Temporal range: Cisuralian
~280–270.6 Ma
Two C. aguti specimens, Cisuralian (299-270 Ma), Oklahoma, United States
Scientific classification
Domain: Eukaryota
Kingdom: Animalia
Phylum: Chordata
Class: Reptilia
Family: Captorhinidae
Genus: Captorhinus
Cope, 1895
Type species
Captorhinus aguti
Cope, 1895
  • Hyponous Cope, 1896
  • Hypopnous Auctt. (Missp.)
  • Bayloria Olson, 1941
  • Paracaptorhinus Watson, 1954
  • Eocaptorhinus Heaton, 1979

Captorhinus (from Greek: καπτō kaptō, 'to gulp down' and Greek: ῥῑνός rhīnós, 'nose') is an extinct genus of captorhinid reptiles that lived during the Permian period. Its remains are known from North America (Oklahoma, Texas) and possibly South America.


Restoration of C. aguti

While there are several forms of Captorhinus, there are three main species that are the best known. The previously mentioned Captorhinus aguti is the type species of Captorhinus, but there is also a fair amount of material collected on Captorhinus magnus and Captorhinus laticeps.

Skull of Captorhinus kierani

The most distinguishable trait of Captorhinus is its namesake: the hooking of the snout from prominent ventral angulation of the premaxillary process. Other notable characteristics include the dorsally positioned alary process of the jugal on the medial surface and flushed with the orbital margin, the retroarticular process longer anteroposteriorly than broad, and the anteriormost dentary tooth strongly procumbent. The posterior teeth are either chisel-shaped or ogival. Until the late 1990s, Captorhinus was diagnosed by the presence of multiple rows of marginal teeth on the maxillary and dentary bones. However, single-rowed captorhinid elements have been discovered, proving this hypothesis incorrect.

Captorhinus aguti

C. aguti was a small captorhinid reptile that lived during the Permian Period 286 MYA to 245 MYA when the continents were still connected as Pangea. An abundance of fossils have been found in Oklahoma, and Texas, including a skull, hindlimb bones, spinal vertebra, ribs, and forelimb bones. The entire skeleton of C. aguti resembles a modern lizard.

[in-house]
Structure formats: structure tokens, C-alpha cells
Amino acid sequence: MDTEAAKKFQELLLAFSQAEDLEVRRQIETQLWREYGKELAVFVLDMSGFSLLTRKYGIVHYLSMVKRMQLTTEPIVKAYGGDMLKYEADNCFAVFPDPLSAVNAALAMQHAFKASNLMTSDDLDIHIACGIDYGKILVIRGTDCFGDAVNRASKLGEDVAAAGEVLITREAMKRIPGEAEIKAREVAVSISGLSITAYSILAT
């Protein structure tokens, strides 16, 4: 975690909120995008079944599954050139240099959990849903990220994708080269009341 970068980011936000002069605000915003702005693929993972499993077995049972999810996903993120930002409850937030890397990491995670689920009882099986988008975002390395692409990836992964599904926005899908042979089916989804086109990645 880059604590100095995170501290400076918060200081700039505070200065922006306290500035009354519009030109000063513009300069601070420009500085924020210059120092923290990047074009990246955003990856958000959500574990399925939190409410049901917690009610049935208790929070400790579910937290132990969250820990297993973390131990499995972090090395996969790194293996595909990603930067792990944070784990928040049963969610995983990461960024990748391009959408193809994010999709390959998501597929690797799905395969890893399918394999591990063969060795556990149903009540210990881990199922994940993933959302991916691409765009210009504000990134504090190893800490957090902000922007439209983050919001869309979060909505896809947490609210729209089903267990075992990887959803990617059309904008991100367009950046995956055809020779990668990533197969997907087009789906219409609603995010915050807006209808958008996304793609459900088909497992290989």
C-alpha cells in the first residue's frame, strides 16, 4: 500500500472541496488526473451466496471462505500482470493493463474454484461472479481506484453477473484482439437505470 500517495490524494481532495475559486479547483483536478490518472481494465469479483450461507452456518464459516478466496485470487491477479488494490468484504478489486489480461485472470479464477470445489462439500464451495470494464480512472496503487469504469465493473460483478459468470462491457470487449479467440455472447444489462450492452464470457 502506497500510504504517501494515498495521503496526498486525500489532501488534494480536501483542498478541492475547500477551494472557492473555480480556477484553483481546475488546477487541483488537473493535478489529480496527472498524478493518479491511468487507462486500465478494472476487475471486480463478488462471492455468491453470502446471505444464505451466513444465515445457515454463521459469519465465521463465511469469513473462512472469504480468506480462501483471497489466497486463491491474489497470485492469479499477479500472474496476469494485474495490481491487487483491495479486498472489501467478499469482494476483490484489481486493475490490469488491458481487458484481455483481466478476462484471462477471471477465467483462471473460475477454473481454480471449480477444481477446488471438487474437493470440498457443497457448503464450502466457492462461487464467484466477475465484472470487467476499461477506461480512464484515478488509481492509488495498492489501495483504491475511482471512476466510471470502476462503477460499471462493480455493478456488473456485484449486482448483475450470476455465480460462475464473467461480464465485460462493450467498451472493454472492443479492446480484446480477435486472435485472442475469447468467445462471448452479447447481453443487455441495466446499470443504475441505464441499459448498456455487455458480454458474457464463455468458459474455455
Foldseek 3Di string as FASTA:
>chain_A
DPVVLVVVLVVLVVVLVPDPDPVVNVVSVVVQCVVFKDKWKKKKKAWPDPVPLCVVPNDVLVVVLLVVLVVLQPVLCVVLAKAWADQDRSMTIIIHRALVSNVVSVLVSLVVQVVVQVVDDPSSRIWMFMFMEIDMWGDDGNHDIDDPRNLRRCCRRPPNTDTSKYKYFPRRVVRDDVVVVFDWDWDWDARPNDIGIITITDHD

C. aguti from above

Although a subfamily of Captorhinidae, Moradisaurinae, also possessed multiple-tooth-rows, the best-known type species Captorhinus aguti clearly acquired multiple-rowed-teeth independently. In contrast to the teeth rows in moradisaurines, the C. aguti rows are oriented obliquely to the margins, where each row is followed posterolaterally by the next one. The toothed areas of the maxilla and dentary are broader in C. aguti than in single-tooth-rowed captorhinids. C. aguti likely practiced lateralized feeding, as enamel on the teeth of the upper and lower right jaws was more worn down than on the left side.

The vertebral structure in C. aguti is that commonly possessed by primitive reptiles. The centra are amphicoelous and notochordal, with swollen, relatively massive neural arches. The vertebral column is differentiated into presacral, sacral, and postsacral or caudal vertebrae.

Similarly to extant reptiles, C. aguti has a functional “mesotarsal” joint. It divides the tarsus into a proximal and distal unit, where the centrale is linked mechanically to the proximal (astragalus-calcaneum) unit. The increased flexibility due to this multiple-jointed arrangement allowed for the articulations between the centrale and first three distal tarsals on the medial side of the mesotarsal joint to have mechanical independence from the lateral articulation between the astragalus-calcaneum and the fourth and fifth distal tarsals. This is almost certainly closely correlated with the primitive sprawling step cycle. Due to the shape of the distal femoral articulation, Captorhinus aguti would have had little capacity to compensate for lateral movement of the femur.

Preserved skin is known from the neck of the species, which preserves corneous epidermal bands.

Captorhinus magnus

Captorhinus magnus has thus far been identified from only the Richards Spur locality in Oklahoma, a site that also produced the remains of C. aguti. Fossils of C. magnus are found predominately in the deeper regions of the fissure complex, whereas in the upper, younger sediments of the fillings, C. magnus remains are extremely rare. This suggests the ecological replacement of C. magnus by the smaller, multiple-rowed C. aguti during the Early Permian.